Matty takes a look at a passable sequel overshadowed by the grim criminal history of one of its actors.
There’s a lot of things to enjoy in SHOOTFIGHTER 2.
Joe Son is not one of them.
As mentioned in my review of the first film, Son was best known as the shoe-flinging henchman Random Task in Austin Powers: International Man of Mystery (1997) — or, if you’re an MMA fan, for his comically awful run in UFC and PRIDE in the mid ‘90s and early ‘00s which saw him retire with a dismal 0 – 4 win/loss record. That was, at least, until he was arrested in 2008 and a court mandated DNA sample linked him to a gang rape from 1990. Owing to the rape charge’s statute of limitations, Son was ultimately convicted of one felony count of torture and sentenced to seven years to life. While incarcerated he murdered his cellmate.
Son is a piece of shit, well and truly — and in this instance it’s hard to separate the art from the artist when the kind of violence Son is guilty of in real life is so chillingly echoed in the character he plays on screen. Son had only briefly appeared in the original Shootfighter (1993); thus his involvement was easier to overlook. But here — and, for that matter, in Lorenzo Lamas vehicle Bad Blood (1994) which was also produced by the Shootfighter saga’s lodestar, Alan Amiel — Son is the primary antagonist, and sadism is such an integral component of each villain’s persona that it’s impossible not to dwell on the eerie similarities between the man and the supposedly fictional monsters. It’s like the work of Victor Salva and Eric Red. I honestly think that Jeepers Creepers (2001) and The Hitcher (1986) are both brilliant movies, but Salva and Red’s crimes are metaphorically slathered across the screen to such a nauseating extent that I can’t get past them.
Still, if you can switch off or compartmentalise, Shootfighter 2 is a decent biff-’em-up and an enjoyable enough follow-up. Adding a new wrinkle to its predecessor’s tournament framework, Shootfighter 2 is as much a crime thriller as it is a basic, round-by-round martial arts caper. The plot finds Detective Lew Rawlins (the silver-haired Chase Randolph) recruiting Shootfighter’s Shingo, Ruben, and Nick (a returning Bolo Yeung, William Zabka, and Michael Bernardo) to help him infiltrate Son’s illegal shootfighting operation in Miami. Incidentally, in a troubling throwback to the days of ‘Yellow peril’, Son is cast as Yeung’s hitherto unmentioned evil brother — despite them looking nothing alike and being completely different nationalities (Son is Korean-American, Yeung is Chinese).
By and large, performances are generally better in this second outing — though even as an actor Son is a talentless mood-hoover who sucks the wind out of every scene he’s in. The mighty Yeung, of course, is Yeung. Again, his granite-forged Shingo is a totem of nobility and toughness, and the centre of everyone else’s orbit. Zabka and Bernardo have clearly taken an acting class or two in the interim and come across very well. Their interplay with fresh addition Shark (former Andy Sidaris favourite Brett Baxter Clark) fosters a welcome and infectious matey-ness. Randolph is bland and not helped by the fact that Rawlins exists solely to drive the narrative forward, but Jorge Gil’s shifty fixer, Eddy, makes for a fabulously weaselly foil.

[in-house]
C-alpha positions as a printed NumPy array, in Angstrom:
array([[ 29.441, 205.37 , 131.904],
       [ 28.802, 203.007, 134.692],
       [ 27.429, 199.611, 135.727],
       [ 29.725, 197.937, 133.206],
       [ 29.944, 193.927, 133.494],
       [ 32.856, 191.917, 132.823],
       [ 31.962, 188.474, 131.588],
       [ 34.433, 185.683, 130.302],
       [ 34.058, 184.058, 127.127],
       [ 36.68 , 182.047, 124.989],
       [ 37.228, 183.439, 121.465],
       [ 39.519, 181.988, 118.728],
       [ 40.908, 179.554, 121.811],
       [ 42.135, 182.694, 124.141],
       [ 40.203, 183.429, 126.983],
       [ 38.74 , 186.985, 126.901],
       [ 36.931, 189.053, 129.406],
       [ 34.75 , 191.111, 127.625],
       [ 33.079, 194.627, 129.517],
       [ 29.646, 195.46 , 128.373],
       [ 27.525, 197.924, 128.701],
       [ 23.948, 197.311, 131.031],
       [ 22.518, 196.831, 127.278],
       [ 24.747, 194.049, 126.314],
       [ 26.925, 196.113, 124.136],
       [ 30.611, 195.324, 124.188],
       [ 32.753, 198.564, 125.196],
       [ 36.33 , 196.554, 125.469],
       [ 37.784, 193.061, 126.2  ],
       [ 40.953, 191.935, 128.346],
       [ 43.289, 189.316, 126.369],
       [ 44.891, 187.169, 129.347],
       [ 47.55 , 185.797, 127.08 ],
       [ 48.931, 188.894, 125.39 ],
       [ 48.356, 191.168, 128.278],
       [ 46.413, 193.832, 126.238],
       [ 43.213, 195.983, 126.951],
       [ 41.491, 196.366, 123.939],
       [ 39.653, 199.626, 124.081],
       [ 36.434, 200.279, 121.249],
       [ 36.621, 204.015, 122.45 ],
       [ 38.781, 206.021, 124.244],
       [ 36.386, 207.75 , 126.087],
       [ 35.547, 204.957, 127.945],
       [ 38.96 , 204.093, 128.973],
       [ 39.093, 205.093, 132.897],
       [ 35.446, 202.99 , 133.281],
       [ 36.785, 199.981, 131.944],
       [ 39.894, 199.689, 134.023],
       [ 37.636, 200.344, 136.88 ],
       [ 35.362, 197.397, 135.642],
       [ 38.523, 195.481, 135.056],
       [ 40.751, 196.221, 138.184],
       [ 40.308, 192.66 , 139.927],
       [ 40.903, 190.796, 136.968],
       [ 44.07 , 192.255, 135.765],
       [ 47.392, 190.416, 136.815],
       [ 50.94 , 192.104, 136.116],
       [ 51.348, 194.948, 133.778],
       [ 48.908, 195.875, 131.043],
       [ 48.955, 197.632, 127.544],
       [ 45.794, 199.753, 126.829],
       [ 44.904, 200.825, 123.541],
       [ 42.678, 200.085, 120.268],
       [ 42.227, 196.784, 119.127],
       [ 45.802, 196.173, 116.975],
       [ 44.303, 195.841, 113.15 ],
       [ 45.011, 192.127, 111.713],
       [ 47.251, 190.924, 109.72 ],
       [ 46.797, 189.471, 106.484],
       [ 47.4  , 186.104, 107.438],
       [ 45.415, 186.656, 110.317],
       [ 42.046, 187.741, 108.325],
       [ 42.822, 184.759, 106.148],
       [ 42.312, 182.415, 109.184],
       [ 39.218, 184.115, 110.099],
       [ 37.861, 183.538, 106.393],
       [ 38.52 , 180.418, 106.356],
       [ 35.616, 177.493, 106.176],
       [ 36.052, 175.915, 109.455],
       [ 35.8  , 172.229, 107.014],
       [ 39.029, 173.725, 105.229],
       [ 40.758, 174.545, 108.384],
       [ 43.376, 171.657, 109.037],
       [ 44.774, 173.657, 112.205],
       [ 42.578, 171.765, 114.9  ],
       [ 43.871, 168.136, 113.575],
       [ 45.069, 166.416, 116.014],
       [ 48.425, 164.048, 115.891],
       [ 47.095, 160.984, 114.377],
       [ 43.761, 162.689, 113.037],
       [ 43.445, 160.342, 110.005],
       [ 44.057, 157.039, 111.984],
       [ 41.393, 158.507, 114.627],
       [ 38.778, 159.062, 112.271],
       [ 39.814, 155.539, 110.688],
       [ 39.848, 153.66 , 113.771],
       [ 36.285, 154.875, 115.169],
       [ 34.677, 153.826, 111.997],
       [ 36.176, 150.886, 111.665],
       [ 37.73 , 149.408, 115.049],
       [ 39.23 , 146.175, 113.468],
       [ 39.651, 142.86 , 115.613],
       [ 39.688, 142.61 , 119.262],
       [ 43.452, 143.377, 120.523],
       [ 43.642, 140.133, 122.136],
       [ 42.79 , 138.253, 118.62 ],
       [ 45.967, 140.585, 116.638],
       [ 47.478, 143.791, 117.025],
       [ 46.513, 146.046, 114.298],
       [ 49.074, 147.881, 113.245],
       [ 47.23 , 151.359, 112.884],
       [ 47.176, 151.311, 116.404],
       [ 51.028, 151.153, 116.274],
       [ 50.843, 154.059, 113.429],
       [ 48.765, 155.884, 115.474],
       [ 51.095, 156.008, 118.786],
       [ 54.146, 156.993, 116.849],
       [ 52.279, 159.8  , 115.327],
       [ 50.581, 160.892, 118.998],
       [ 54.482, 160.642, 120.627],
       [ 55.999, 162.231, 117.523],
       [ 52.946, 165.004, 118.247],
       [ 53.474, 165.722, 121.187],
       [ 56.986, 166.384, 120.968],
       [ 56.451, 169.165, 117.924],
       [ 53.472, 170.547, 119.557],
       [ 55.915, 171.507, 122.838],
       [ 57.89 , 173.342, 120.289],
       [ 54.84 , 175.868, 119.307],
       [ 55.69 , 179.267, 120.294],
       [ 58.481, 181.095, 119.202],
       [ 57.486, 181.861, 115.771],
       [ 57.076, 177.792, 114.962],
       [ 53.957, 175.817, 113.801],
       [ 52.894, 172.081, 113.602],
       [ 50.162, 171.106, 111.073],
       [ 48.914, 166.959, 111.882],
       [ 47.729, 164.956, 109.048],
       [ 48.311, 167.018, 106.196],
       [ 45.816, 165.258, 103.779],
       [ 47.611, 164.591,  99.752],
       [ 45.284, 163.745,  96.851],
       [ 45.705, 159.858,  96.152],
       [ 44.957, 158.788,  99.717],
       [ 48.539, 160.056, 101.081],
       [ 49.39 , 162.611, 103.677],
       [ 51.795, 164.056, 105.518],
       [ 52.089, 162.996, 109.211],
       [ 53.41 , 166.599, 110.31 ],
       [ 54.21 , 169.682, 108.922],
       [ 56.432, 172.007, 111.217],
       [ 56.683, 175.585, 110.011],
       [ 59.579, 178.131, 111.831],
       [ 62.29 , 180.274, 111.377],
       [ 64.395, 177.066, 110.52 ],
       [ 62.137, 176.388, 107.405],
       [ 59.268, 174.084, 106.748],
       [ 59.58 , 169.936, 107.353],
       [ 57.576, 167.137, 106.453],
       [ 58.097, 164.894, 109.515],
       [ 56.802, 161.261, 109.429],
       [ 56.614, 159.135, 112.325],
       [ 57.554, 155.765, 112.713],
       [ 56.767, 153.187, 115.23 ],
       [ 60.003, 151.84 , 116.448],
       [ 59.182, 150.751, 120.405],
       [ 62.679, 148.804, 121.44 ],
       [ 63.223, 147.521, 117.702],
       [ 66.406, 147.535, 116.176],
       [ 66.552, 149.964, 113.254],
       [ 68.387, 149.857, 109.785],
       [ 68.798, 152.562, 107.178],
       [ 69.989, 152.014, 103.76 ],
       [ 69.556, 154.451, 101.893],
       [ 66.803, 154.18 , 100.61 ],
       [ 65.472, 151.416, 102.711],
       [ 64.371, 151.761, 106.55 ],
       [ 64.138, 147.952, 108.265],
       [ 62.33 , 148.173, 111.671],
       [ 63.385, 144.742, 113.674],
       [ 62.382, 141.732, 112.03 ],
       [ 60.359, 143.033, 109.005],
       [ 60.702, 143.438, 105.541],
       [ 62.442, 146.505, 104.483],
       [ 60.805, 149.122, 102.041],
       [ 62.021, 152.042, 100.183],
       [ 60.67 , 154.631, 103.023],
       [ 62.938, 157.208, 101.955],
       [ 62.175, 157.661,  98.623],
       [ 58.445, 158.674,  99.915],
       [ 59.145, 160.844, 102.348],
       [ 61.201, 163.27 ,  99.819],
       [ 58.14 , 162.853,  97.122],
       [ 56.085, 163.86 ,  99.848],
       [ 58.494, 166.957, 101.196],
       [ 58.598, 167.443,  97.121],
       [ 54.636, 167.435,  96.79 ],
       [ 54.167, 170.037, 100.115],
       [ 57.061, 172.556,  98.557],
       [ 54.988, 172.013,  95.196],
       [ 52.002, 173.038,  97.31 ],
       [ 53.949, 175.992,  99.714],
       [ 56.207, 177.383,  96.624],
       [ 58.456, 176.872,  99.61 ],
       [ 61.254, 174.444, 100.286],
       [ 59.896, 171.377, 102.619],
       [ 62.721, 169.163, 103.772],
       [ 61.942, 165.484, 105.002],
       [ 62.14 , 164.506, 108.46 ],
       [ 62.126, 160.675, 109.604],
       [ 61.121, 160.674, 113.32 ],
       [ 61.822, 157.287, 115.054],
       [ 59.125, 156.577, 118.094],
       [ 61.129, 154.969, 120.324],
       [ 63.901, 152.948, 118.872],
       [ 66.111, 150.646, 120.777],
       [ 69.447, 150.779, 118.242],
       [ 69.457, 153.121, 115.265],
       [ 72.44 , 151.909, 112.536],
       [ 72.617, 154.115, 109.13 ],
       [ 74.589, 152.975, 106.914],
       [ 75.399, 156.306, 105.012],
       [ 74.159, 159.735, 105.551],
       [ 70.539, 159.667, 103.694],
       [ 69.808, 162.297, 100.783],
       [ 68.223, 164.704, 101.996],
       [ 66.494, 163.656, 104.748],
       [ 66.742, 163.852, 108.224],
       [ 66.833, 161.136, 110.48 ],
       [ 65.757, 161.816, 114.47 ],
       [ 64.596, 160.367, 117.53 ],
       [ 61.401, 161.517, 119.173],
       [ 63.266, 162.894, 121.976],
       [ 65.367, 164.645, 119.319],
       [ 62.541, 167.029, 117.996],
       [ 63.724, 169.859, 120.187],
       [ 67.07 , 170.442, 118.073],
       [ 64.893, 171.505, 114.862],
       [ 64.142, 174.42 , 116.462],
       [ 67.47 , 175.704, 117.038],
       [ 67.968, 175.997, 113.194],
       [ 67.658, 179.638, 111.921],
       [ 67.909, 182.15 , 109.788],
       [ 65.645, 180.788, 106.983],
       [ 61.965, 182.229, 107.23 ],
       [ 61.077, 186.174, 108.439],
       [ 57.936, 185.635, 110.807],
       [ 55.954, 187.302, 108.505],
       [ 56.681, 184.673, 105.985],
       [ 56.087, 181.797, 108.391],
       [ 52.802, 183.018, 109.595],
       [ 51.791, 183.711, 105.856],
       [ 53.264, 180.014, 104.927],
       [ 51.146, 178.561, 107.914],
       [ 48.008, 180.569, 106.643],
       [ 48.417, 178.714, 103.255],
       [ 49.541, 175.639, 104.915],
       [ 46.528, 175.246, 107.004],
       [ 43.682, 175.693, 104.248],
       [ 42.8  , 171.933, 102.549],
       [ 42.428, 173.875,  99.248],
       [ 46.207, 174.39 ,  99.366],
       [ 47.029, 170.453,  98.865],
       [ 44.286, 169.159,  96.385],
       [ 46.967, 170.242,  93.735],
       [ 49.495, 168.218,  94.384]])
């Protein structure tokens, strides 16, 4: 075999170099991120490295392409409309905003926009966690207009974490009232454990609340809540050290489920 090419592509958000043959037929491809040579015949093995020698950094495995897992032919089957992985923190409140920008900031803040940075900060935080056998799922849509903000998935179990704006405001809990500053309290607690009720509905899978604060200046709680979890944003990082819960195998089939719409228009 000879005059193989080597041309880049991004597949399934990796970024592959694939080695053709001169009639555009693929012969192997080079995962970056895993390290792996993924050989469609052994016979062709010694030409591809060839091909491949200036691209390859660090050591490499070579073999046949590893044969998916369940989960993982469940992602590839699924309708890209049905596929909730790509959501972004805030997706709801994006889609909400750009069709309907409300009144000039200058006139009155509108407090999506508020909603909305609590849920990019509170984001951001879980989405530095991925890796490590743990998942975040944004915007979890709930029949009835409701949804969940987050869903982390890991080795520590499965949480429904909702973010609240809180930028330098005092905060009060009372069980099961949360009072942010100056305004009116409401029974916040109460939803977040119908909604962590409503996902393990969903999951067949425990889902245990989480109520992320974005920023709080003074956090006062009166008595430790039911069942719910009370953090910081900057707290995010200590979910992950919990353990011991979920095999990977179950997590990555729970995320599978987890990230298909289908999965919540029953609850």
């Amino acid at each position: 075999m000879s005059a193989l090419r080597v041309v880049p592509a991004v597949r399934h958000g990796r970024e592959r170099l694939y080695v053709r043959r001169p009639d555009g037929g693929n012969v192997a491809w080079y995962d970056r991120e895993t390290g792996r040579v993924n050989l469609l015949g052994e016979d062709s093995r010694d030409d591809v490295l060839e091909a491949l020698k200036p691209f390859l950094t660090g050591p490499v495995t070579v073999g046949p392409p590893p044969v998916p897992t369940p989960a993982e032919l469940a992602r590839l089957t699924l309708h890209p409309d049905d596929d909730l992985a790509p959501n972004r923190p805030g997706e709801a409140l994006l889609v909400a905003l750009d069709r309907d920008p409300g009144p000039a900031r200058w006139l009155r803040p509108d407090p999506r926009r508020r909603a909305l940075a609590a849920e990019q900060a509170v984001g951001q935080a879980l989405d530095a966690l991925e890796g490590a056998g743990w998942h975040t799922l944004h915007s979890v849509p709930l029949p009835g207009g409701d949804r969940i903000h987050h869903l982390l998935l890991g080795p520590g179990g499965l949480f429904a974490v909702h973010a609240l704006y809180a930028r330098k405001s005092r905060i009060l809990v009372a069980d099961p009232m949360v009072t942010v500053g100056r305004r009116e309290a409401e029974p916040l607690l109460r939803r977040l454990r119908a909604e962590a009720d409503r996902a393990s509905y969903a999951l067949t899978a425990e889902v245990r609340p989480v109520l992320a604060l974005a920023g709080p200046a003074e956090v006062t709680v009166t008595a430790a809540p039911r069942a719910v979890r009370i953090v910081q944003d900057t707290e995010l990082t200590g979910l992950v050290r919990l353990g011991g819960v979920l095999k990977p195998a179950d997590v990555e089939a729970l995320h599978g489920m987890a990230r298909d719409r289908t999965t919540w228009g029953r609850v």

Bankrolled by Mark Damon’s MDP Worldwide — with whom he paired on the hugely successful erotic thriller Inner Sanctum (1991) and its sequel, among others — producer Amiel bags the coveted “a film by” opening credit. It’s a curious point of note, particularly as it’s the kind of auteur branding that negates the robust input of Shootfighter 2’s actual helmer, Paul Ziller. While Amiel had a monumental amount of creative sway in the project (as with Shootfighter, Amiel choreographed the film’s fight scenes), Ziller appears to be an equally formidable pair of hands. Editorially, he’s a little choppy but the B-movie journeyman’s showy and energetic direction is lightyears ahead of Robert Ginty’s flaccid point-and-shoot technique in Shootfighter 1.0. Paying closer attention to depth, texture and kineticism, Ziller conjures a grander sense of ceremony in the build ups to the brawling (most of the fighters partake in various gimmicky entrances) before getting down n’ dirty with a gritty, handheld style when the action explodes in the ring.
Featuring a cameo by legendary women’s wrestler Debrah ‘Madusa’ Miceli, Shootfighter 2 was released on U.S. video by MDP Home Video in conjunction with Columbia-TriStar in August 1996. It landed on U.K. cassette via Film 2000 in spring ‘98.
USA ● 1996 ● Action ● 87mins
Bolo Yeung, William Zabka, Michael Bernardo, Chase Randolph ● Dir. Paul Ziller ● Wri. Greg Mellott and Peter Shaner